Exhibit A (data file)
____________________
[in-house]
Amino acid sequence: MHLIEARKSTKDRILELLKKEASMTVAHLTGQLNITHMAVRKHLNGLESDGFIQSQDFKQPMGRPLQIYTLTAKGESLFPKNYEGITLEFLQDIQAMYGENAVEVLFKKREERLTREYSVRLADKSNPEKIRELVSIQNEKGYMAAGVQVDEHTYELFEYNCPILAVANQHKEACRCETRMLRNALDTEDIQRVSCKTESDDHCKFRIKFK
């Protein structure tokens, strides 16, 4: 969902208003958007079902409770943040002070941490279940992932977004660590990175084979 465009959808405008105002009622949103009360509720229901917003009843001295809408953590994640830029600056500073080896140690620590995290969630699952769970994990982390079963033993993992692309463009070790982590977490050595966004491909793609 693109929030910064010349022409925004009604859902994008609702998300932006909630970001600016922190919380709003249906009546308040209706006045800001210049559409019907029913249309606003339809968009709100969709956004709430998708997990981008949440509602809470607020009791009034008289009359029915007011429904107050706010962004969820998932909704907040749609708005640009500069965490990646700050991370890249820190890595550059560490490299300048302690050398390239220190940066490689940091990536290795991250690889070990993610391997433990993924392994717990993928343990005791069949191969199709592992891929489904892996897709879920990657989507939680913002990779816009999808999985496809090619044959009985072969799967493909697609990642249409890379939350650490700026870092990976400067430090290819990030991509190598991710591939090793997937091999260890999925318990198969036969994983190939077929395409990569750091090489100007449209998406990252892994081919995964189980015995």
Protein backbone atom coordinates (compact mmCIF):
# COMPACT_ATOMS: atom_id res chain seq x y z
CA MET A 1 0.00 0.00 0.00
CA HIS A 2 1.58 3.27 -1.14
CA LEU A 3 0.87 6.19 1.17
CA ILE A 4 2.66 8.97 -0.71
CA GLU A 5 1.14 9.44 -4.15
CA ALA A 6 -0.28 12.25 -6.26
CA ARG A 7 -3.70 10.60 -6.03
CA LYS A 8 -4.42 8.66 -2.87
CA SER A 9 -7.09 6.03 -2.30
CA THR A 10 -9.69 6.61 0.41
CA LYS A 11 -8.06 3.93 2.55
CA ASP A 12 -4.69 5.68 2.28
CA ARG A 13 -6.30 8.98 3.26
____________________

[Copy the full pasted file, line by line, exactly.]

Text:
[in-house]
Amino acid sequence: MHLIEARKSTKDRILELLKKEASMTVAHLTGQLNITHMAVRKHLNGLESDGFIQSQDFKQPMGRPLQIYTLTAKGESLFPKNYEGITLEFLQDIQAMYGENAVEVLFKKREERLTREYSVRLADKSNPEKIRELVSIQNEKGYMAAGVQVDEHTYELFEYNCPILAVANQHKEACRCETRMLRNALDTEDIQRVSCKTESDDHCKFRIKFK
């Protein structure tokens, strides 16, 4: 969902208003958007079902409770943040002070941490279940992932977004660590990175084979 465009959808405008105002009622949103009360509720229901917003009843001295809408953590994640830029600056500073080896140690620590995290969630699952769970994990982390079963033993993992692309463009070790982590977490050595966004491909793609 693109929030910064010349022409925004009604859902994008609702998300932006909630970001600016922190919380709003249906009546308040209706006045800001210049559409019907029913249309606003339809968009709100969709956004709430998708997990981008949440509602809470607020009791009034008289009359029915007011429904107050706010962004969820998932909704907040749609708005640009500069965490990646700050991370890249820190890595550059560490490299300048302690050398390239220190940066490689940091990536290795991250690889070990993610391997433990993924392994717990993928343990005791069949191969199709592992891929489904892996897709879920990657989507939680913002990779816009999808999985496809090619044959009985072969799967493909697609990642249409890379939350650490700026870092990976400067430090290819990030991509190598991710591939090793997937091999260890999925318990198969036969994983190939077929395409990569750091090489100007449209998406990252892994081919995964189980015995």
Protein backbone atom coordinates (compact mmCIF):
# COMPACT_ATOMS: atom_id res chain seq x y z
CA MET A 1 0.00 0.00 0.00
CA HIS A 2 1.58 3.27 -1.14
CA LEU A 3 0.87 6.19 1.17
CA ILE A 4 2.66 8.97 -0.71
CA GLU A 5 1.14 9.44 -4.15
CA ALA A 6 -0.28 12.25 -6.26
CA ARG A 7 -3.70 10.60 -6.03
CA LYS A 8 -4.42 8.66 -2.87
CA SER A 9 -7.09 6.03 -2.30
CA THR A 10 -9.69 6.61 0.41
CA LYS A 11 -8.06 3.93 2.55
CA ASP A 12 -4.69 5.68 2.28
CA ARG A 13 -6.30 8.98 3.26